Healthy Heart

What Are the Warning Signs of Hypertensive Crisis?

What Are the Warning Signs of Hypertensive Crisis?

Key Takeaways

  • If you have blurred vision, a headache, are confused, have chest pain, and a shortness of breath, you should consult with a doctor because you might be having a hypertensive crisis.

High blood pressure or hypertension is a chronic condition that may lead to other complications, including organ damage, gradually over a period of time. The blood pressure may become very high and severe all of a sudden resulting in a condition referred to as hypertensive crisis. Hypertensive crisis includes both hypertensive urgency and hypertensive emergency, and it may result in other debilitating conditions like a stroke. In hypertensive crisis the systolic blood pressure would be above 180 mm Hg while diastolic blood pressure may be above 120 mm Hg.

  • Hypertensive urgency – The blood pressure is very high, but the organs are not damaged. Medications are used to bring the blood pressure down to normal.
  • Hypertensive emergency – In this condition the high blood pressure may lead to organ damage. This often requires hospitalization to control the spike in blood pressure and to prevent any damage the organs. Hypertensive emergency may lead to complications like heart failure, aneurysm, stroke, and chest pain.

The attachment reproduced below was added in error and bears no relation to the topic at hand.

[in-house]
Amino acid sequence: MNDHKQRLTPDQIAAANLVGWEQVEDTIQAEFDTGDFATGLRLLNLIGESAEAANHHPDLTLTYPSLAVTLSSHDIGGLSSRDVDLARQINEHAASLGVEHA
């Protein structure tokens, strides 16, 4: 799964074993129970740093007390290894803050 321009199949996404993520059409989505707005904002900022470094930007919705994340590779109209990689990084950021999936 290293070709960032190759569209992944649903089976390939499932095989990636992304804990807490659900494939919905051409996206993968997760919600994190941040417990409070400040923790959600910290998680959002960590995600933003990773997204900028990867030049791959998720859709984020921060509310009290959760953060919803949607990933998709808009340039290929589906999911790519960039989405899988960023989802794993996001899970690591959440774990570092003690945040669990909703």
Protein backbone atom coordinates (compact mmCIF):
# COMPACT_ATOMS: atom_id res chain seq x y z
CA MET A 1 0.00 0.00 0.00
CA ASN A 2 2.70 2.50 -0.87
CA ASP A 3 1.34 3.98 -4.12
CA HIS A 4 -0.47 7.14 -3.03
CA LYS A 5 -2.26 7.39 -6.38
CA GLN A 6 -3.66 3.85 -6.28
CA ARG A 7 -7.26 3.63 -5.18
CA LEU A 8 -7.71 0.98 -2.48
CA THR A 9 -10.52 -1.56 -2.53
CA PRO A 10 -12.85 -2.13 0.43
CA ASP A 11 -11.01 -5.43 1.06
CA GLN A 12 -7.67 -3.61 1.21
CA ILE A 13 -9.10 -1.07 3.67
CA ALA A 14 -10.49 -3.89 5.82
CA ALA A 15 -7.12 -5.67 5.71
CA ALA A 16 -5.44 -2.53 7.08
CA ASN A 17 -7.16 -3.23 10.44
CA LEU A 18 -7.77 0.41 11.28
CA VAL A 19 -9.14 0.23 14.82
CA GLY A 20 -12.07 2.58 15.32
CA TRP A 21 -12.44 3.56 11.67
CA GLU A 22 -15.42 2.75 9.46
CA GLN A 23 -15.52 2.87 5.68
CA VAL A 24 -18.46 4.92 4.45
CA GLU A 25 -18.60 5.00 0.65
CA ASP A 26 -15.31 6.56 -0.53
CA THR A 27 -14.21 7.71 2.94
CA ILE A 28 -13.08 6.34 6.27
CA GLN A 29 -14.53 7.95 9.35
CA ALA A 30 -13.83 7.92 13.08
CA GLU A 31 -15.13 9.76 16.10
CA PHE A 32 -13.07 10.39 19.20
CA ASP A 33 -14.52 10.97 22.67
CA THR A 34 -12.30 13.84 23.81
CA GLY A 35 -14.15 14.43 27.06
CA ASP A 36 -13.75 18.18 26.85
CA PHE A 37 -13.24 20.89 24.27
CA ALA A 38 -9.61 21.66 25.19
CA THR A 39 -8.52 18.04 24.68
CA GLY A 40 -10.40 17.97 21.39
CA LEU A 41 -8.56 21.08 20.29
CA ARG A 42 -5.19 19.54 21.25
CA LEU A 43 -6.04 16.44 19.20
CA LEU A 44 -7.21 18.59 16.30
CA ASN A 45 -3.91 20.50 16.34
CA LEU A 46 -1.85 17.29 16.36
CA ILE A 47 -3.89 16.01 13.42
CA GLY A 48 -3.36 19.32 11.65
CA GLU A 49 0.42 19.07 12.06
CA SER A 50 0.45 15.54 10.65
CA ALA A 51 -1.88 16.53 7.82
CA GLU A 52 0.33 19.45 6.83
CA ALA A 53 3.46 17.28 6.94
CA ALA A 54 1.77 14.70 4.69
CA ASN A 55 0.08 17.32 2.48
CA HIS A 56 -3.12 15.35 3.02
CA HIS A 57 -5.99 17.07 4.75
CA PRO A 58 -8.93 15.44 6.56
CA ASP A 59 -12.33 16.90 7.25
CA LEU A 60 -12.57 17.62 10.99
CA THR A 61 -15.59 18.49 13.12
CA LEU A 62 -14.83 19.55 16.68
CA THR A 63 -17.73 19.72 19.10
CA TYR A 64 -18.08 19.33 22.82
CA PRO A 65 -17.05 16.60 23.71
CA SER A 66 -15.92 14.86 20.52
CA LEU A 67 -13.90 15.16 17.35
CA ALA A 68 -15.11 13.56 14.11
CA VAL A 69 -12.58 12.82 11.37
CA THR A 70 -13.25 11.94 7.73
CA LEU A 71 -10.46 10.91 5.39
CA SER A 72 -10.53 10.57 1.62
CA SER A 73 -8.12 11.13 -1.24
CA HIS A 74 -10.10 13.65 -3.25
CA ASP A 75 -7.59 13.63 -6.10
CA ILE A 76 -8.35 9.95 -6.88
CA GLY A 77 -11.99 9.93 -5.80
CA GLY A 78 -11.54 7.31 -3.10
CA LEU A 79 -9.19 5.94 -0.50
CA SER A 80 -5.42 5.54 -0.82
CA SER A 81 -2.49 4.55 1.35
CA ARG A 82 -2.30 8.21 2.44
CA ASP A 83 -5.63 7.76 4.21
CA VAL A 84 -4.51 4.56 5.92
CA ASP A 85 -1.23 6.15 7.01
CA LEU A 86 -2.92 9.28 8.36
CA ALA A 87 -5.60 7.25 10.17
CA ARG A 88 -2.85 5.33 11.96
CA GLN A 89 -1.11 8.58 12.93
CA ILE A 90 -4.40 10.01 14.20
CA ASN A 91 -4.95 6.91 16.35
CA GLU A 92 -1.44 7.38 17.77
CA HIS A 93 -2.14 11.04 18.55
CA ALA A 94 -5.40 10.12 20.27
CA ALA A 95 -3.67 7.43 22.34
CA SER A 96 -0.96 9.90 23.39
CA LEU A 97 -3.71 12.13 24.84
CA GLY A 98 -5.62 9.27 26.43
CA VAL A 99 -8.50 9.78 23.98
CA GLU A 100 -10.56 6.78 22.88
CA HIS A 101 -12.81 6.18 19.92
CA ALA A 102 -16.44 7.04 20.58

Hypertensive emergency results from uncontrolled and untreated hypertension.

Hypertensive emergency is characterized by symptoms including:

The most common clinical presentations of hypertensive emergency include congestive heart failure, pulmonary edema, and hypertensive encephalopathy.

Blood and urine tests, regular monitoring of blood pressure, and an eye exam may reveal the presence of hypertensive emergency. If you or any of your loved ones get a very high blood pressure of the order of 180 or higher in the upper reading and 110 or higher in the lower reading, do not wait for the pressure to come down on its own. Immediate medical attention is required to prevent organ damage. If the patient has a history of very high blood pressure, the chances of getting hypertensive emergency is all the more.

Some of the common causes of hypertensive emergency include:

  • Stroke
  • Heart failure
  • Not taking blood pressure medication regularly
  • Drug interactions
  • Kidney failure

Treatment for this condition includes medications to bring down the pressure immediately. These medications are often given intravenously to prevent possible organ damage. If organ damage has occurred, specific treatments may be recommended to bring the system under control.